Thoughts of a Canadian Exchange Student

2008 Pinghsi Lantern Festival (平溪天燈)

P1030072

What a beautiful night to check out the Pinghsi Lantern Festival (平溪天燈).

I ended up following a large group of new exchange students to Pinghsi. First, we took the MRT to the end of the Muzha line (the Taipei Zoo) and subsequently got on a bus to Pinghsi.

A comment on the systematic bus system: cool!

To get on the bus going to Pinghsi or back to Taipei, you can either stand or get a seat. There are two lines for this. Obviously, the line to get a seat is much longer. The ride to Pinghsi take 1.5 hours. The flat rate there and back is 150 NTD

At Pinghsi, it is much like a night market, except that this ‘night market’ centres itself around railway tracks, is in a mountainous area and has bajillions of firecrackers, fireworks and sky lanterns setting off into the night air. It all makes for a loud, noisy, and charming view.

P1030077

A concert of sorts

On this night, you can buy a sky lantern, paint it full of hopes and wishes for the future and then send it off into the sky. It reminds me of New Year resolutions, but not quite so doomed to failure.

Also, there was some sort of concert in an adjoining area of the ‘night market’ area. I was only able to catch a teensy bit of it, but it looked nice. Actually, more that it looked cool and dangerous. I saw a bit of fire tossing. Flash, flash, flash!

One a closing note: Where do all these lanterns end up the next day?

Advertisements

2008 Lantern Festival at National Dr. Sun Yat-sen Memorial Hall (元宵節:國父紀念館)

Posted in Culture, Exchange Students, Night Life, Outdoors, Sightseeing, Taipei, Weather by J on February 17, 2008

P1030052

The night of touching down in Taipei, I headed out to take a look at the lanterns at National Dr. Sun Yat-sen Memorial Hall. Despite the insistent rain, many people were out to admire the lanterns. I must say, regardless of which school level produced the lanterns (the elementary, the secondary, or the university school level), all the lanterns were very well done.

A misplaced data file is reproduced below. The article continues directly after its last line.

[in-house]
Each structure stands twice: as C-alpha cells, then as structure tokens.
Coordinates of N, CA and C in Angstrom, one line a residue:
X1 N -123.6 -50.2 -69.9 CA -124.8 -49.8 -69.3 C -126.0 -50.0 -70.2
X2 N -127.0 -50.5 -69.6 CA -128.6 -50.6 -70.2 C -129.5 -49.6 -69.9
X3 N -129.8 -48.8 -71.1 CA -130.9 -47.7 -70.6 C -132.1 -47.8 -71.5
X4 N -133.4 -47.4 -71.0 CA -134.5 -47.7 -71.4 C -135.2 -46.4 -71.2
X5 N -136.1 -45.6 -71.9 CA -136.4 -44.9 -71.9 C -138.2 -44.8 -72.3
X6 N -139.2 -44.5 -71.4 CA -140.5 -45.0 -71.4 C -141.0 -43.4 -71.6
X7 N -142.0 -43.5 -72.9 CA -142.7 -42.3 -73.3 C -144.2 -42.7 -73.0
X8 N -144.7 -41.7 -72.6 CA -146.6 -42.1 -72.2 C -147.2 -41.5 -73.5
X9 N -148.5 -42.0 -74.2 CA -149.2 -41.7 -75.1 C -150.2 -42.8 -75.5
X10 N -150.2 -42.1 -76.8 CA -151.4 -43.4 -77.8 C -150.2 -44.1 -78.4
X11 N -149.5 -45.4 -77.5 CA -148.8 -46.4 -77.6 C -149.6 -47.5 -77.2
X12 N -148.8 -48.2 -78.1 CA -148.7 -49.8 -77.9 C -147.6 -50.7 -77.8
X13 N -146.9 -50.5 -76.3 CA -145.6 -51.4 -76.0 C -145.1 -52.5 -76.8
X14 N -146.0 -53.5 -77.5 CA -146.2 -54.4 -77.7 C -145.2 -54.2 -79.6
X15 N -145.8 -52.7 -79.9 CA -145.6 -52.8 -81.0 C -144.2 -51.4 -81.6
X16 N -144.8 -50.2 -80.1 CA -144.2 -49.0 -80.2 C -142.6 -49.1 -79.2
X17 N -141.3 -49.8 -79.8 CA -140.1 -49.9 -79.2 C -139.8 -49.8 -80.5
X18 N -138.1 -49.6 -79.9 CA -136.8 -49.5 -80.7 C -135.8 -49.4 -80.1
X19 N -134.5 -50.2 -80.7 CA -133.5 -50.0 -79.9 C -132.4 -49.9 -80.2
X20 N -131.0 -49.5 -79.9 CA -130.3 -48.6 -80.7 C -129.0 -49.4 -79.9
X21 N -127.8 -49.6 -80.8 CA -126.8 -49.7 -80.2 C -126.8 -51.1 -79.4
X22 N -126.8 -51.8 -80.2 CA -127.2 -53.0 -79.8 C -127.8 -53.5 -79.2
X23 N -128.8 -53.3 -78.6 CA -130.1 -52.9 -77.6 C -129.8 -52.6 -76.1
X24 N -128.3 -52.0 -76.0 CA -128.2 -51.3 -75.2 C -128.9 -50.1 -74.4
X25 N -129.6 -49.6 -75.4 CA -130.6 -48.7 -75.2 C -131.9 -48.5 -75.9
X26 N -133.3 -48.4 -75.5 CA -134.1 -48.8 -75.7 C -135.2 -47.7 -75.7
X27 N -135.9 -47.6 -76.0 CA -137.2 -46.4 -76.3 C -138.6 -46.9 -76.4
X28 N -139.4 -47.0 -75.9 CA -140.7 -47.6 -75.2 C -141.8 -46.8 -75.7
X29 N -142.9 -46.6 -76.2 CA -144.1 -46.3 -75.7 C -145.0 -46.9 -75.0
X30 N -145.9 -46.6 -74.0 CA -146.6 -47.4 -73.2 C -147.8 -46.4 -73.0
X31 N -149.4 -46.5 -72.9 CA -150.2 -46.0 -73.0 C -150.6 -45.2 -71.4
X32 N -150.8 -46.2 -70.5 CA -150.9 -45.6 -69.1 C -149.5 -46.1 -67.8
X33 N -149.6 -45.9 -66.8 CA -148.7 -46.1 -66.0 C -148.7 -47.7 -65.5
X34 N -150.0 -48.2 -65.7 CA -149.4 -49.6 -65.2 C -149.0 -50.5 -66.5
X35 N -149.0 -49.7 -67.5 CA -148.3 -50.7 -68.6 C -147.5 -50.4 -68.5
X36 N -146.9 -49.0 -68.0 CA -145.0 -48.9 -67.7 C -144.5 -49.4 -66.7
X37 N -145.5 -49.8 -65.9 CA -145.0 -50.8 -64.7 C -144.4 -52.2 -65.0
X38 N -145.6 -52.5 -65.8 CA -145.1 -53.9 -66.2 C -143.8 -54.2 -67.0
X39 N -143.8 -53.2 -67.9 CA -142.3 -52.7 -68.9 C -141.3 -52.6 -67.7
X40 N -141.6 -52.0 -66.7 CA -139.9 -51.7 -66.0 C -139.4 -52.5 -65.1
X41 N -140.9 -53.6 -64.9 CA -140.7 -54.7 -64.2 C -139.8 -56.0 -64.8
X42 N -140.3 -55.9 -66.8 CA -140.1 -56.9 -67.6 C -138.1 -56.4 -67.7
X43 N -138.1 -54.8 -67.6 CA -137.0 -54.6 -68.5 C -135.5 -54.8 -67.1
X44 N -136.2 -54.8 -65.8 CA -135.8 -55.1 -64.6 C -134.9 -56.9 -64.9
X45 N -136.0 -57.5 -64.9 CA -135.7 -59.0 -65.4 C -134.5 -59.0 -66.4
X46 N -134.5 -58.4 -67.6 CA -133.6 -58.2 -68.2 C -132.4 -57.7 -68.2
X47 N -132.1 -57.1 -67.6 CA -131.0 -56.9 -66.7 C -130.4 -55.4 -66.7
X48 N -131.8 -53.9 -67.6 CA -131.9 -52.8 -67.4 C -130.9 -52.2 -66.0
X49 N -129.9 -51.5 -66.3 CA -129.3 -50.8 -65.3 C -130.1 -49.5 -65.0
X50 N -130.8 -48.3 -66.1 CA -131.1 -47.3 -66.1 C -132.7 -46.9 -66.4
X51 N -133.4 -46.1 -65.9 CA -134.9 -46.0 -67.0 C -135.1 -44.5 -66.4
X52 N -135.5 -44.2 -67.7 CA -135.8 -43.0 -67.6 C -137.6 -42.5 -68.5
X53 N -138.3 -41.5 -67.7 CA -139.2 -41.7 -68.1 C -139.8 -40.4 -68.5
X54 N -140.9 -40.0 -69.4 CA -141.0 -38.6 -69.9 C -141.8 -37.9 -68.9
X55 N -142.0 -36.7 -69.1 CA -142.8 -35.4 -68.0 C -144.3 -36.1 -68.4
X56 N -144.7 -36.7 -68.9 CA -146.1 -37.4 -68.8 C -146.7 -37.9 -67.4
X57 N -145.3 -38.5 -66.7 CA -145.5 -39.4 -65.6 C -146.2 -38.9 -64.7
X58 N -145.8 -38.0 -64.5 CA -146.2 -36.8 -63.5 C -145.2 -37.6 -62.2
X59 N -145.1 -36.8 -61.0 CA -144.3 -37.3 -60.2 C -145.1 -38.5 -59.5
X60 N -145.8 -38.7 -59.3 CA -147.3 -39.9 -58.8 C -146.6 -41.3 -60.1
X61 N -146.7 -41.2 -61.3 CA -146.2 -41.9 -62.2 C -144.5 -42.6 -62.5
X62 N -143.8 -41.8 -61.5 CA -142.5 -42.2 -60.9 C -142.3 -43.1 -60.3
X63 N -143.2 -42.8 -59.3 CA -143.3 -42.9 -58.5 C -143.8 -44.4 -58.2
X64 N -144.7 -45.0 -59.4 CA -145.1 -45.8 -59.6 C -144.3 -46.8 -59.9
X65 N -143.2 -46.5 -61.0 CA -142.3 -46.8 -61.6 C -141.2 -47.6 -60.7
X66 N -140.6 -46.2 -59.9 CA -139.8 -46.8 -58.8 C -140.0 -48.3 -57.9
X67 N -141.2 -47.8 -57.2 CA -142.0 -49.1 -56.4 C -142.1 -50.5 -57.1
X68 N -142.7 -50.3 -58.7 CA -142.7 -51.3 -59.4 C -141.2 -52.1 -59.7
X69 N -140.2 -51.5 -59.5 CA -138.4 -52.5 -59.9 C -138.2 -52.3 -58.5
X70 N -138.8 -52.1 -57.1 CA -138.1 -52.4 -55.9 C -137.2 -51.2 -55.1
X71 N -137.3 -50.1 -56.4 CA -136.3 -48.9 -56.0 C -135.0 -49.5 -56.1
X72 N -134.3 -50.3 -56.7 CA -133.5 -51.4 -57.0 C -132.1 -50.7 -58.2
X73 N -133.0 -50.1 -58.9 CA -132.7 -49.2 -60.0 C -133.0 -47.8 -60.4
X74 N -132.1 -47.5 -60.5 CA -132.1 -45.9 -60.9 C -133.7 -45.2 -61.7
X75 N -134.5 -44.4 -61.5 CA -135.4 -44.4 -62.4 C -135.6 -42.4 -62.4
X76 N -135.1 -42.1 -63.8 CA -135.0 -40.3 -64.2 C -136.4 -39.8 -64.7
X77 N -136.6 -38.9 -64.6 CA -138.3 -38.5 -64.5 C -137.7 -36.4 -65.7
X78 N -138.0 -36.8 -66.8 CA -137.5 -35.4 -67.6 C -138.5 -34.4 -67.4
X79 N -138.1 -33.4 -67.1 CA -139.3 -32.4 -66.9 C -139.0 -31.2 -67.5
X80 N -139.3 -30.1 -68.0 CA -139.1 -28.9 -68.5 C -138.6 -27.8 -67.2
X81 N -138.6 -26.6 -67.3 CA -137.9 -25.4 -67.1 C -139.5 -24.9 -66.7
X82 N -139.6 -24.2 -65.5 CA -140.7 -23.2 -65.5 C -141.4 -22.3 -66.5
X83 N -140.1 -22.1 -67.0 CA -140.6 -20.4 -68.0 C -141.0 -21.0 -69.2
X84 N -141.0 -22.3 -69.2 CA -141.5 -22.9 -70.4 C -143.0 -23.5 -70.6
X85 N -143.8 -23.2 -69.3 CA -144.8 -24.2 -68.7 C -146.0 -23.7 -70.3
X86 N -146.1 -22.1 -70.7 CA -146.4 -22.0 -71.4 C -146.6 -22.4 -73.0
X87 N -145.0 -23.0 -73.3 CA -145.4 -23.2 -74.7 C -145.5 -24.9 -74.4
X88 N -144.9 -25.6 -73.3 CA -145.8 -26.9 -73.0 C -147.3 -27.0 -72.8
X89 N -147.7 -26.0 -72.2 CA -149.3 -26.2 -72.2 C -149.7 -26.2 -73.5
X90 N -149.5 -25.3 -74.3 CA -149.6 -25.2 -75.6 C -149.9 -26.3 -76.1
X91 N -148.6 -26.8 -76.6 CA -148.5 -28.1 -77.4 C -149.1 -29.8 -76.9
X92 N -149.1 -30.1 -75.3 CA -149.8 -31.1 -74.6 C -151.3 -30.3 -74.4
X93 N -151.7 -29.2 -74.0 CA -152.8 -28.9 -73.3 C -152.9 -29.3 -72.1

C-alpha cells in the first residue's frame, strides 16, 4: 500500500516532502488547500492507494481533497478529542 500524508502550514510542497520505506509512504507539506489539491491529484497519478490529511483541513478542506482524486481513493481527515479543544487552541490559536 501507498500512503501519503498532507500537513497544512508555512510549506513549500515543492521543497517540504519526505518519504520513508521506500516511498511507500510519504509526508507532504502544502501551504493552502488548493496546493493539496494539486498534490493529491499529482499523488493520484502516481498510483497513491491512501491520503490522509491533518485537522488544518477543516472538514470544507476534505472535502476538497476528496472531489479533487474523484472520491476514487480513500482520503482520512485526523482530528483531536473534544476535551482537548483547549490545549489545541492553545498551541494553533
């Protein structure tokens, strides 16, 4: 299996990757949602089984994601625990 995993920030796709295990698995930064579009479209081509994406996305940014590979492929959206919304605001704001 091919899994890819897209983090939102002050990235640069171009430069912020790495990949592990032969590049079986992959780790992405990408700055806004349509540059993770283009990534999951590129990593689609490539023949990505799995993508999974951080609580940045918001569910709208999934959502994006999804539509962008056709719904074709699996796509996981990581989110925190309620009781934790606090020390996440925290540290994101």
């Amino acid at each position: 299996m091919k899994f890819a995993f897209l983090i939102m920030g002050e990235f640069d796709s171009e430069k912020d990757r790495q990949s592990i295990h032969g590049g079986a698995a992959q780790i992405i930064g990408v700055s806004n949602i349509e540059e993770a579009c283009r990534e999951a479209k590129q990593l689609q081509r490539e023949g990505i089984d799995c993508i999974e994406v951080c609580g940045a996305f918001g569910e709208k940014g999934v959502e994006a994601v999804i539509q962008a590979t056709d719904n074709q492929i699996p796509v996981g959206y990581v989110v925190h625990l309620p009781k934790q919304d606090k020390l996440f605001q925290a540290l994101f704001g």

I think it would have been fun to have been able to participate in this competition myself. My lantern display probably would be filled with wacky things.

Snow Tubing at Cypress Mountain

Posted in Clothing, Culture, Home, Outdoors, Transportation, Weather by J on February 5, 2008

P1020970b

I dare you to try and fit one of these inside your mouth.

Broke out the long underwear! The fog and snow was fantastic! Just remember the snow tires.

Snow tubing is a lot of fun. You slide down these huge snow slides inside these inner tubes (pictured above). You can go down individually, in twos, with spinning, or without spinning, etc. More people = faster ride down. And the tube tow makes short work of going back up the hill.

Although Cypress is quite fun, I much prefer the snow tubing at Big White. However, snow tubing is fun wherever you go.

$18 CDN gets you 2 hours of tubing fun and includes the tube rental.

Paper Sizing

Posted in Culture, Home, Learning, Observations, Taiwan, Thoughts by J on February 4, 2008

P1020748
Paper made from flowers for commercial purposes. It’s a possibility.